• Motor vehicle crashes – Motor vehicle crashes can cause wrist bones to break, sometimes into many pieces, and often require surgical repair.
  • Have osteoporosis – a disease that weakens your bones
  • Eave low muscle mass or poor muscle strength – or lack agility and have poor balance (these conditions make you more likely to fall)
  • Walk or do other activities in snow or on the ice – or do activities that require a lot of forwarding momenta, such as in-line skating and skiing
  • Wave an inadequate – intake of calcium or vitamin D
  • Football or soccer – especially on artificial turf

In younger patients, proximal humeral fractures are usually caused by high-energy trauma, such as traffic accidents or sporting accidents. In older patients, the most common cause is a fall onto the outstretched arm from a standing position, which is a type of low-energy trauma [

Symptoms Humeral Shaft Fractures

  • Typical signs and symptoms include pain, swelling, bruising, and limited range of motion at the shoulder. Deformity may be present in severe fractures, however, a musculature may cause absence of deformity on inspection.[rx]
  • Numbness over the outside part of the upper arm and deltoid muscle weakness may indicate axillary nerve injury.[rx]
  • Symptoms from poor blood circulation in the arm are uncommon due to collateral circulation in the arm.[rx]

Diagnosis of Humeral Shaft Fractures

Typically, the patient holds the injured arm in a protective posture close to the chest. Pain, swelling, hematoma, and tenderness of the proximal portion of the humerus may indicate the presence of a fracture. The perfusion and sensorimotor function of the limb should be tested in the periphery. The functioning of the axillary nerve should be tested as well.

  • Radiographic examination using anterior and lateral views is sufficient for diagnosing and classifying HSFs.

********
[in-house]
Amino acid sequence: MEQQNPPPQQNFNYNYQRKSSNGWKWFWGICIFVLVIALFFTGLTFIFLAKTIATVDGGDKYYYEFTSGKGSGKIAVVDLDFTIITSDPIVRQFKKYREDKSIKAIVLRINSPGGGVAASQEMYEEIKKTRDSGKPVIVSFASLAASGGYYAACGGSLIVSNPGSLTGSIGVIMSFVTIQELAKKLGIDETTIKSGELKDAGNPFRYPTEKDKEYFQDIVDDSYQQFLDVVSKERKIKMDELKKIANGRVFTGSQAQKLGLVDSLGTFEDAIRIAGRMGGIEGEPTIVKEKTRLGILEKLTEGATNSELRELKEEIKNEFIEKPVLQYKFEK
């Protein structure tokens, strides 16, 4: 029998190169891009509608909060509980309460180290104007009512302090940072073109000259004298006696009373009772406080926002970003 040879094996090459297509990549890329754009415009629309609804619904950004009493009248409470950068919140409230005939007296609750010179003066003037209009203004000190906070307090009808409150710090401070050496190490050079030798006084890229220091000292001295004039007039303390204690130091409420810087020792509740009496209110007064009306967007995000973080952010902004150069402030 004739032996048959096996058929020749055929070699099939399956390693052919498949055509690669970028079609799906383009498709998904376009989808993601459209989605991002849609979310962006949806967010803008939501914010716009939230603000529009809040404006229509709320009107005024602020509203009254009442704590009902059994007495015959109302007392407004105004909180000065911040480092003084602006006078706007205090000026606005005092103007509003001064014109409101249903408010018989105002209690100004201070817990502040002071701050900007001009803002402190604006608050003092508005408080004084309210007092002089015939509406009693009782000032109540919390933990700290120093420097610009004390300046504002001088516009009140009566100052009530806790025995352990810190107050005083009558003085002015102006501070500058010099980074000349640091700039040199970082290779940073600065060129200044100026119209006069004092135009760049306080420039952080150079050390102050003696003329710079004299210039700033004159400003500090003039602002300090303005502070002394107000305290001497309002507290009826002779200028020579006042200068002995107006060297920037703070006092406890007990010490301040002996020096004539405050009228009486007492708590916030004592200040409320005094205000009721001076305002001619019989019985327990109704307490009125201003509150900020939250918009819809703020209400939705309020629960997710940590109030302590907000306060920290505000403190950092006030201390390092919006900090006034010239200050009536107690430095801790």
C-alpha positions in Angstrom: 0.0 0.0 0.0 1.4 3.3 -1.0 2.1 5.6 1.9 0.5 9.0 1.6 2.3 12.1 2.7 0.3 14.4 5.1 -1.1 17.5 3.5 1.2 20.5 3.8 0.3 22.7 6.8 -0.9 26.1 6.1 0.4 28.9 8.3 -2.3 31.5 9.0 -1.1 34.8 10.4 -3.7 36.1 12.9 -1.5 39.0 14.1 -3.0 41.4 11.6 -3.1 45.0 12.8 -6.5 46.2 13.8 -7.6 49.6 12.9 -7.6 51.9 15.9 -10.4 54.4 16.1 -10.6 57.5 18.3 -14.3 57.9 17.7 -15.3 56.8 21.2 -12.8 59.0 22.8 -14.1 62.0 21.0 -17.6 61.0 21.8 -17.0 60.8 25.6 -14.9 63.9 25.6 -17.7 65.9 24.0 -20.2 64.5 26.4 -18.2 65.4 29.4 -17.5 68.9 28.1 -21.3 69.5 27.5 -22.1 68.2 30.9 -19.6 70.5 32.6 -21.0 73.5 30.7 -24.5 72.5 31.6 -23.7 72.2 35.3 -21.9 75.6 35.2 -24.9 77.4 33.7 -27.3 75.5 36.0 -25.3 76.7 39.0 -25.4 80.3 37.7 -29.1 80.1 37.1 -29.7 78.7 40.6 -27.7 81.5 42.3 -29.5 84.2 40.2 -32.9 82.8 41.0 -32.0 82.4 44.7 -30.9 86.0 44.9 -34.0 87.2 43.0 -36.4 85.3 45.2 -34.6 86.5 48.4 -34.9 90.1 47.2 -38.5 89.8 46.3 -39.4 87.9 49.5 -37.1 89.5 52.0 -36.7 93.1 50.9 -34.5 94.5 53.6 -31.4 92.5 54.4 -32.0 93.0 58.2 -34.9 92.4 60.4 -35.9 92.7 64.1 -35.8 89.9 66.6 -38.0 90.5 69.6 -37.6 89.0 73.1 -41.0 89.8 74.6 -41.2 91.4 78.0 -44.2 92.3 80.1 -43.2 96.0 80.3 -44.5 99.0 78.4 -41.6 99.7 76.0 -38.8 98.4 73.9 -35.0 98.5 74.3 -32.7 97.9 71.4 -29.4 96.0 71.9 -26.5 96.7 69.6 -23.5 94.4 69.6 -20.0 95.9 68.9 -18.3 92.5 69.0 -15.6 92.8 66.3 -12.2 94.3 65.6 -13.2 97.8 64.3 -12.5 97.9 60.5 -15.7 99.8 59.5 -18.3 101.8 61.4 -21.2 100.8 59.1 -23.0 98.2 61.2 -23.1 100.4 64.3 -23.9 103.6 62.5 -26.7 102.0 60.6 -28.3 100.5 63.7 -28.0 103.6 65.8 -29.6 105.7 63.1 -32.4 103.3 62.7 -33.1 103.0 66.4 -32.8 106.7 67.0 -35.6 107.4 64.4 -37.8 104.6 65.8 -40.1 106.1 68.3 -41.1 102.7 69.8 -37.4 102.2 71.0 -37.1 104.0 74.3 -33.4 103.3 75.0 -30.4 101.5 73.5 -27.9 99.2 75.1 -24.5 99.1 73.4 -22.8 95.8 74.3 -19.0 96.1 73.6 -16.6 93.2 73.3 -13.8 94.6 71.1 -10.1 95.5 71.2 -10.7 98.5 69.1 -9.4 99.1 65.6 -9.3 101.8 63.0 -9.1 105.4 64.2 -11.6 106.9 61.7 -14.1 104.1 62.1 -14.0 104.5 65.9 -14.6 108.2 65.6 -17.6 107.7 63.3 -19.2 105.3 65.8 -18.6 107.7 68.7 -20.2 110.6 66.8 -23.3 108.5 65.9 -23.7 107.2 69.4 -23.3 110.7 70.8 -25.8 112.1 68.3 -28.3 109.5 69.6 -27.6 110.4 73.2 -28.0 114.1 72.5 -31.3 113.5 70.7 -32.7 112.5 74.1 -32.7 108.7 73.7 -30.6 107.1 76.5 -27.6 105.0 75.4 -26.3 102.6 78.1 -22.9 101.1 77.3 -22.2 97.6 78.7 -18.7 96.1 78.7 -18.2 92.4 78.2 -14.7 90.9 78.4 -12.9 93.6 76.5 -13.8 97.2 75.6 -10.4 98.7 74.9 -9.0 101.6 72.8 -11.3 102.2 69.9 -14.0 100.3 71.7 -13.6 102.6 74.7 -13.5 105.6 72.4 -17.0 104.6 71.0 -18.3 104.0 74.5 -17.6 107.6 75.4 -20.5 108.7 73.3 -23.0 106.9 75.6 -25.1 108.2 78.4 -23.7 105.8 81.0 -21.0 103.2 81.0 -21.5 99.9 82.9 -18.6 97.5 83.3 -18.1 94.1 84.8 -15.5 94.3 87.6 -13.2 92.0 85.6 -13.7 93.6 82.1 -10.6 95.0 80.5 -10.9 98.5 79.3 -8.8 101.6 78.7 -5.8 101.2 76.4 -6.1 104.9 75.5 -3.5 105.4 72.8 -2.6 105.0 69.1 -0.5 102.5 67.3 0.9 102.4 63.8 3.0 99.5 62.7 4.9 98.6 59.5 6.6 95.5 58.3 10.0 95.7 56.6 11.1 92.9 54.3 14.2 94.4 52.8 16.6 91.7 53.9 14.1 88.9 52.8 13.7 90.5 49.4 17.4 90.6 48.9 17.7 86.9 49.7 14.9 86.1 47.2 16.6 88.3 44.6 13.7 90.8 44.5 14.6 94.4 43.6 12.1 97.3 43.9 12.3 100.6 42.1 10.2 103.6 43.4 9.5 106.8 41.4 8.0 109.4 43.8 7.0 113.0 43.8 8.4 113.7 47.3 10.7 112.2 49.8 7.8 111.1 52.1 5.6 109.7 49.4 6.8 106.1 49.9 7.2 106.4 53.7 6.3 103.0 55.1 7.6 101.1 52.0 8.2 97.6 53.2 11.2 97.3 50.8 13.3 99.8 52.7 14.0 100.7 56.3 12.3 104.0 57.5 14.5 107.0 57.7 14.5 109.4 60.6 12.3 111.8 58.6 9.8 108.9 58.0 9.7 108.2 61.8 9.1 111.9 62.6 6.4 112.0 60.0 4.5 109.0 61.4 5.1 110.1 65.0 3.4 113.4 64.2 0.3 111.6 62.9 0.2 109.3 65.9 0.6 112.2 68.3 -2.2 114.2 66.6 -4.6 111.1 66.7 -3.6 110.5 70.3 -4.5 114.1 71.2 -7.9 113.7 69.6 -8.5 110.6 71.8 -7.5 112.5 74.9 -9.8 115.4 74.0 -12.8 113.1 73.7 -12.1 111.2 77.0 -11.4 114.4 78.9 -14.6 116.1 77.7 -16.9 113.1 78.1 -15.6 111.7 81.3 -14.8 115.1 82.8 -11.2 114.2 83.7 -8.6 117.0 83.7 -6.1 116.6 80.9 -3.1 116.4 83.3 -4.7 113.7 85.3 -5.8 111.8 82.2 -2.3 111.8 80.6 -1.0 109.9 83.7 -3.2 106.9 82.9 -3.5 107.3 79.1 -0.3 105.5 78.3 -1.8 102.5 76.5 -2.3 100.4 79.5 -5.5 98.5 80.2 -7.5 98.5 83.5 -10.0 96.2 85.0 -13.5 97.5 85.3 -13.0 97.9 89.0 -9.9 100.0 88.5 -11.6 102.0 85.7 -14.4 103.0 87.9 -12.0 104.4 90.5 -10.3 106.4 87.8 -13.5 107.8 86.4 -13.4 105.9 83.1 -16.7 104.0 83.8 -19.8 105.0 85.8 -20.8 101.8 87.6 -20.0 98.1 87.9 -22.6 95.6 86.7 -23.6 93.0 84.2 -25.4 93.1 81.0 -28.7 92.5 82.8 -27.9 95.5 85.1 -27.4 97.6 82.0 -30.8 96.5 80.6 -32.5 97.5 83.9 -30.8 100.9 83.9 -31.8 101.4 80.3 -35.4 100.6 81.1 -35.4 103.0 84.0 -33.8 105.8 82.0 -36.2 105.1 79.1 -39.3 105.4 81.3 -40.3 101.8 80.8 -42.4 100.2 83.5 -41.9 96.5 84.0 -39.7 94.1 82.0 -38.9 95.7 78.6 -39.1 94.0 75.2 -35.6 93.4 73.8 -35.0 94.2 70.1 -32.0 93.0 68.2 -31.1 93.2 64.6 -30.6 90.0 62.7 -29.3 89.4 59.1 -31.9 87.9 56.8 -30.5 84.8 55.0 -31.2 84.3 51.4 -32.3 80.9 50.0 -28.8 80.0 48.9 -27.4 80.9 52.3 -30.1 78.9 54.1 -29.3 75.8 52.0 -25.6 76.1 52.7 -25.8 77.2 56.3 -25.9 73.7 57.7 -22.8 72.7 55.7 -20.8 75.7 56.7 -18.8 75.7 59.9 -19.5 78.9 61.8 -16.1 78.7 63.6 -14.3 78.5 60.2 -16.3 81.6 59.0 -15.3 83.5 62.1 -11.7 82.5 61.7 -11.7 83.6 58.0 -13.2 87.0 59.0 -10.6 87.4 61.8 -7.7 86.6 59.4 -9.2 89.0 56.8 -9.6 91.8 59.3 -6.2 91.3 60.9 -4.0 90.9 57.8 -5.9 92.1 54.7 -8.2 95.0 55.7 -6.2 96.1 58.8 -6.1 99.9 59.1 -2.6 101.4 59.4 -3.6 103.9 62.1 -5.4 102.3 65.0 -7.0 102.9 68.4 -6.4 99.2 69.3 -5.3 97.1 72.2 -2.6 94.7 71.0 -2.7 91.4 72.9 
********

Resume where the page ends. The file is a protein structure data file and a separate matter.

• Bone scintigraphy, magnetic resonance, and computed tomography are used in special situations, such as for diagnosing and staging pathological fractures.
  • Electroneuromyography is only useful for diagnosing neurological lesions from the third week after the trauma. Therefore, adequate clinical examination is essential.


  • Recommended views
      • obtain AP and lateral of humerus and elbow
      • include the entire length of humerus and forearm

Obtain wrist radiographs if elbow injury present or distal tenderness on exam

  • Oblique radiographs may assist in surgical planning
  • Traction radiographs may assist in surgical planning specifically evaluate if there is continuity of the trochlear fragment to medial epicondylar fragment, this can influence hardware choice


  • Often obtained for surgical planning
  • Especially helpful when shear fractures of the capitellum and trochlea are suspected
  • 3D CT scan improves the intraobserver and interobserver reliability of several classification systems


  • Usually not indicated in acute injury

Treatment of Humeral Shaft Fractures


  • Immobilization –  in either a sling or a Velpeau bandage, with early gentle range of motion exercises. Some fractures may reduce with gravity alone as the patient resumes ambulating, but for some fractures, the closed reduction may improve the deformity and the amount of bony contact.
  • In the acute setting – pain control can be difficult for patients. Resting in a supine position allows the arm to extend at the fracture site, and leads to pain and discomfort. Placing the injured extremity in a sling and having the patient rest in an upright or semi-reclining position with some bolsters behind the arm can help to reduce the pain. Patients may also find it more comfortable to sleep sitting in a reclining position when they are at home. Patients and caregivers should be advised that prolonged immobilization can be detrimental to the outcome.
  • The range of Motion Exercises – Due to their limited movement following a proximal humerus fracture, individuals lose their range of shoulder motion and may develop stiffness of the shoulder joint. Your physical therapist will assess your shoulder motion compared to expected normal motion and the motion of shoulder of your noninjured arm, and lead you through a program of motion exercises to restore shoulder function.